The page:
This is factually incorrect - the physical environment of Amsterdam escaped the Second World War almost entirely unscathed. Its city centre streets remain particularly narrow, hemmed in by historic buildings. There was no opportunity for redevelopment. 

The streets of central London, which did suffer devestation, and subsequent rebuilding, in the 17th century, are substantially wider - the result of deliberate policy. The reason why it is sometimes believed that there is not the space for cycle paths in London might be because the plentiful space that exists is allocated for other purposes; typically, for motor vehicles, in the form of parking bays, multiple vehicle lanes, and so on. Width on plenty of streets is allocated needlessly to central dividing strips, either hatching markings, or kerbed dividers, designed to keep opposing vehicles streams apart. 

One Dutch city did suffer extensive bombing during the Second World War, and had the opportunity to redesign its roads - Rotterdam. However, like British cities devastated by bombing, the city streets were rebuilt for motoring, frequently without cycle tracks.

It has only been subsequent to this rebuilding that concerted efforts have been made to boost Rotterdam's cycling levels, constructing cycle paths and networks that privilege cycling across the city.

By contrast, streets and roads in British cities devastated by bombing, like Plymouth and Coventry, continue to resemble the picture of Rotterdam above; designed entirely for the fast smooth passage of motor vehicles. Euston Road - likewise, bombed during the second world war - was subsequently widened to make space for 'traffic'. The space, just like in Rotterdam, is there; it has not been allocated for bicycles.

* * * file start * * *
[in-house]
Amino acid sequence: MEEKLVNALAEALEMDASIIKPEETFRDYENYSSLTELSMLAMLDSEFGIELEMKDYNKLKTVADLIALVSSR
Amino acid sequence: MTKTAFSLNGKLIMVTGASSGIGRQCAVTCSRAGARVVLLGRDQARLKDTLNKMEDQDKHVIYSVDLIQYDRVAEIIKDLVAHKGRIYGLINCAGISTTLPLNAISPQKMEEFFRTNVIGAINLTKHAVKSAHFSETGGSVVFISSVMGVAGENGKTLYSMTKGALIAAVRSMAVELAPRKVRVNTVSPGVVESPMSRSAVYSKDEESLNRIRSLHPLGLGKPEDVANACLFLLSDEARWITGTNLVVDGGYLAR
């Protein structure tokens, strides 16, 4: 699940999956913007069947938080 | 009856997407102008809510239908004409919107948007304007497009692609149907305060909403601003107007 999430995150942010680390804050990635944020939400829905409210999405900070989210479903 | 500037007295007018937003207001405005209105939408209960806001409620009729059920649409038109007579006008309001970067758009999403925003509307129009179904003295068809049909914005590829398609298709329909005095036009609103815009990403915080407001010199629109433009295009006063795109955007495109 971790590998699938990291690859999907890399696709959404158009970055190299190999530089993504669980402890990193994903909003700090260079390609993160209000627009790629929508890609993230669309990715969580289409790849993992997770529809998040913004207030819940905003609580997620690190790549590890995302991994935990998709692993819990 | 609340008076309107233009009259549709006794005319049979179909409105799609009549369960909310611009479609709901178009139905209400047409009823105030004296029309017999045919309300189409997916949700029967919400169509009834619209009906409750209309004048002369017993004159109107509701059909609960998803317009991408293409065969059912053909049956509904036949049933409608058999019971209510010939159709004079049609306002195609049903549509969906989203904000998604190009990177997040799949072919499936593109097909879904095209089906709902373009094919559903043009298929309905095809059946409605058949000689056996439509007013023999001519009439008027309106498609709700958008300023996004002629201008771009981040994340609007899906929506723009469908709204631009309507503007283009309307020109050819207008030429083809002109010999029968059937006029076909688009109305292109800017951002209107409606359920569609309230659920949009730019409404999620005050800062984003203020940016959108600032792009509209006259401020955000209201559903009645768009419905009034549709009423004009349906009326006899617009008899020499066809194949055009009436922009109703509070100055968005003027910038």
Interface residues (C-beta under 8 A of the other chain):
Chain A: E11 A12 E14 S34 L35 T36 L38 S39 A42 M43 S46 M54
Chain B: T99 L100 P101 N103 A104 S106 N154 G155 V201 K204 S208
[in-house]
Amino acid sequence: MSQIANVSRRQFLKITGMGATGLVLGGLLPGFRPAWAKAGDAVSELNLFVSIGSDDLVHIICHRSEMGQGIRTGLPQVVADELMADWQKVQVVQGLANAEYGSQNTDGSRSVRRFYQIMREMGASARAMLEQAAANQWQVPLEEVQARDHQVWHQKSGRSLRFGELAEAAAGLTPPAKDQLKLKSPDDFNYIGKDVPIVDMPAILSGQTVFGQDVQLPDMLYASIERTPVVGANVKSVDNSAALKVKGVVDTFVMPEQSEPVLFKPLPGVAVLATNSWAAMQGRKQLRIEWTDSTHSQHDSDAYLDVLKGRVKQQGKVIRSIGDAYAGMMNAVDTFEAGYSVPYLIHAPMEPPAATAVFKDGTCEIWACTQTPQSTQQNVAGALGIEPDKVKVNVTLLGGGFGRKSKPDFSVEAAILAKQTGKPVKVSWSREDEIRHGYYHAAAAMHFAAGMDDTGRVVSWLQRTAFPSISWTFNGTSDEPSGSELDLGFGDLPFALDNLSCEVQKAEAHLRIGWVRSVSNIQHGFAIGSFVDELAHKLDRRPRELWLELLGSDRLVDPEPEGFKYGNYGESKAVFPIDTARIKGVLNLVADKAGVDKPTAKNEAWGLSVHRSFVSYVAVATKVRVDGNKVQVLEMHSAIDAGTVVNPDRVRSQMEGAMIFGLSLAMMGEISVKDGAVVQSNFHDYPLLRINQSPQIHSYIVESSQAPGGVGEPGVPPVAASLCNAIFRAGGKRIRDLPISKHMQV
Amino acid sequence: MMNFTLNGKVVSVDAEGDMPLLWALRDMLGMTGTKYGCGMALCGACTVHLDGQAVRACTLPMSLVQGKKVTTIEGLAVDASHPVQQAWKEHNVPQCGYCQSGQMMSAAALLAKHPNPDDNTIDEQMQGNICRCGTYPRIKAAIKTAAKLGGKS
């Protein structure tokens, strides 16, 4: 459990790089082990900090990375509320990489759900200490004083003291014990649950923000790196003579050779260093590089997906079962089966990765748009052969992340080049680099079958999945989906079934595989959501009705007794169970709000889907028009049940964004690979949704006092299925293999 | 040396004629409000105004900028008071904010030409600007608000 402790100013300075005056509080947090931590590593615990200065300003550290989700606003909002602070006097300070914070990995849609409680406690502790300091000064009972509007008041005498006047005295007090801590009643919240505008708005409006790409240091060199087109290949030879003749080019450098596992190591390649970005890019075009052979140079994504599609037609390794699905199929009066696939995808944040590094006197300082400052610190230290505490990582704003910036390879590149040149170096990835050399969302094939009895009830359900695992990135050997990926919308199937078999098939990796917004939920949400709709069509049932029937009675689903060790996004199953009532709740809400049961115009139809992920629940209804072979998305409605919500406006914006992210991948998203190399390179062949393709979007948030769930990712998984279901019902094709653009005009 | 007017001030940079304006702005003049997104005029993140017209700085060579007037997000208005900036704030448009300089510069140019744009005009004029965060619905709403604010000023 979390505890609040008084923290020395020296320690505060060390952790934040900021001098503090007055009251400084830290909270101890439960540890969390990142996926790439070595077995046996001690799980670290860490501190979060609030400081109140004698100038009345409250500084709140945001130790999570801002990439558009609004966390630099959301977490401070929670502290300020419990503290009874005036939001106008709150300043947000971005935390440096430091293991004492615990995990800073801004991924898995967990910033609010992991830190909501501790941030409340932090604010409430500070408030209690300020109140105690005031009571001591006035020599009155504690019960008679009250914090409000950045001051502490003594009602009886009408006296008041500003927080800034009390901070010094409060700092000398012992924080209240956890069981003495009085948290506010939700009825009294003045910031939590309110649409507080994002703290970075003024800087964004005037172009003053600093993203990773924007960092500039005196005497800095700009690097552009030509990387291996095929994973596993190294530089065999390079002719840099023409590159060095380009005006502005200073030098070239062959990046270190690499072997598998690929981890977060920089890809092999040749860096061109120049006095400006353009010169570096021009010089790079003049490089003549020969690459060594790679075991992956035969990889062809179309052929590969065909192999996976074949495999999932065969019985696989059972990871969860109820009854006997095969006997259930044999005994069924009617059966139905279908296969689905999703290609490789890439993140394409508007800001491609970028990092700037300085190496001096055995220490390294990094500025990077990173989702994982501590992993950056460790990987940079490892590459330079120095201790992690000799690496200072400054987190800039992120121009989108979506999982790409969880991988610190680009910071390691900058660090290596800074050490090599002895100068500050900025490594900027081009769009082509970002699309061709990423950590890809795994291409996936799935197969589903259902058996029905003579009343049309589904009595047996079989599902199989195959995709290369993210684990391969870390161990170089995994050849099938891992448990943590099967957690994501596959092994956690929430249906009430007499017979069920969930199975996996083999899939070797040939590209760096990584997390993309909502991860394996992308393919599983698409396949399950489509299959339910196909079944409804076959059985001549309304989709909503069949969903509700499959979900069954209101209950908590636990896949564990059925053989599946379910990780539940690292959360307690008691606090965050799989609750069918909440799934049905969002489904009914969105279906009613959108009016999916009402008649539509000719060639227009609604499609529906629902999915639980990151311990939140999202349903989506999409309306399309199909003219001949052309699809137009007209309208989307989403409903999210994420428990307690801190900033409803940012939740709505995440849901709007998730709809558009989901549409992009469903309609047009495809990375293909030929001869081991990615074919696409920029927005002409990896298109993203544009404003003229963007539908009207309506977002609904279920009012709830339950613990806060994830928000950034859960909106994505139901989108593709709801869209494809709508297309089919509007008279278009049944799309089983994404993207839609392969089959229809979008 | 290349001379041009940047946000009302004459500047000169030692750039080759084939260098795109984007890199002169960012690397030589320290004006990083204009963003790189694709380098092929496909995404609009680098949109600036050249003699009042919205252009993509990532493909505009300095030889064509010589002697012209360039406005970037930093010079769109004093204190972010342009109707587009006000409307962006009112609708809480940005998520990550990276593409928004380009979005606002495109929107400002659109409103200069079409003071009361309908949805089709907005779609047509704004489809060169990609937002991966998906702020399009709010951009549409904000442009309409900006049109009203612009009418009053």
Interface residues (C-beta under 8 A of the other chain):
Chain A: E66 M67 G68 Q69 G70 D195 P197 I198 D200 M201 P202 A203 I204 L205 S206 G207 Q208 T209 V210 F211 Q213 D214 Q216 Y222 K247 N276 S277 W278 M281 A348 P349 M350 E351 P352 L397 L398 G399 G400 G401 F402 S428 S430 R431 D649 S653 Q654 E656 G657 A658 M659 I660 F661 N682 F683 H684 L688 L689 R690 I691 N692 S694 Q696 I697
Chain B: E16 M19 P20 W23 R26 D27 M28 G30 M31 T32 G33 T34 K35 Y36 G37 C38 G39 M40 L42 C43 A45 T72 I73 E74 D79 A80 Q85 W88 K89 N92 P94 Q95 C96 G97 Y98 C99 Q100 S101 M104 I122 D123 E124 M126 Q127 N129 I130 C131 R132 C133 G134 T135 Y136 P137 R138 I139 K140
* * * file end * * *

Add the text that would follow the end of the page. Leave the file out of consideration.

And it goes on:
The centres of many towns and cities in Great Britain which did not suffer bombing have also been substantially redesigned to accommodate the passage of every increasing numbers of motor vehicles. For example, Horsham has a dualled inner ring road, built in the 1970s and extended in the 1990s. Guildford has a substantial gyratory in its city centre. 

Car use, in towns and cities across Britain, has been facilitated and accommodated for the last fifty years, regardless of the constraints of road width that may or may not exist. The issue at hand is not, therefore, one about whether we have the space on those roads and streets for cycle paths, but about what kinds of journeys we want in our towns and cities. This is the essence of Boris Johnson's response to calls for more segregated provision on busier routes; in referring to such a reallocation 'adversely impacting other users', he is implicitly talking about motor vehicle usage. He is not saying that the provision of cycle tracks is a physical impossibility; he is making an argument about priorities. Suggesting our streets are 'too narrow' plays right into the hands of those who wish to maintain the motor vehicle-centric status quo.

Those streets that are genuinely too narrow for cycle paths should still be made subjectively safe for cycling, by reducing vehicles speeds, by measures such as filtered permeability or one-way restrictions for motor vehicles, and so on. These are the treatments applied on the narrow streets of Amsterdam.

In many British cases these will be residential streets, not routes, where cycle paths should not be necessary in any case. Interactions with motor vehicles should be kept to a minimum by means of these other restrictive measures. On routes where motor vehicle movements are harder or impossible to restrict, cycle paths are the appropriate treatment for subjectively safe cycling. These routes will very rarely lack physical space.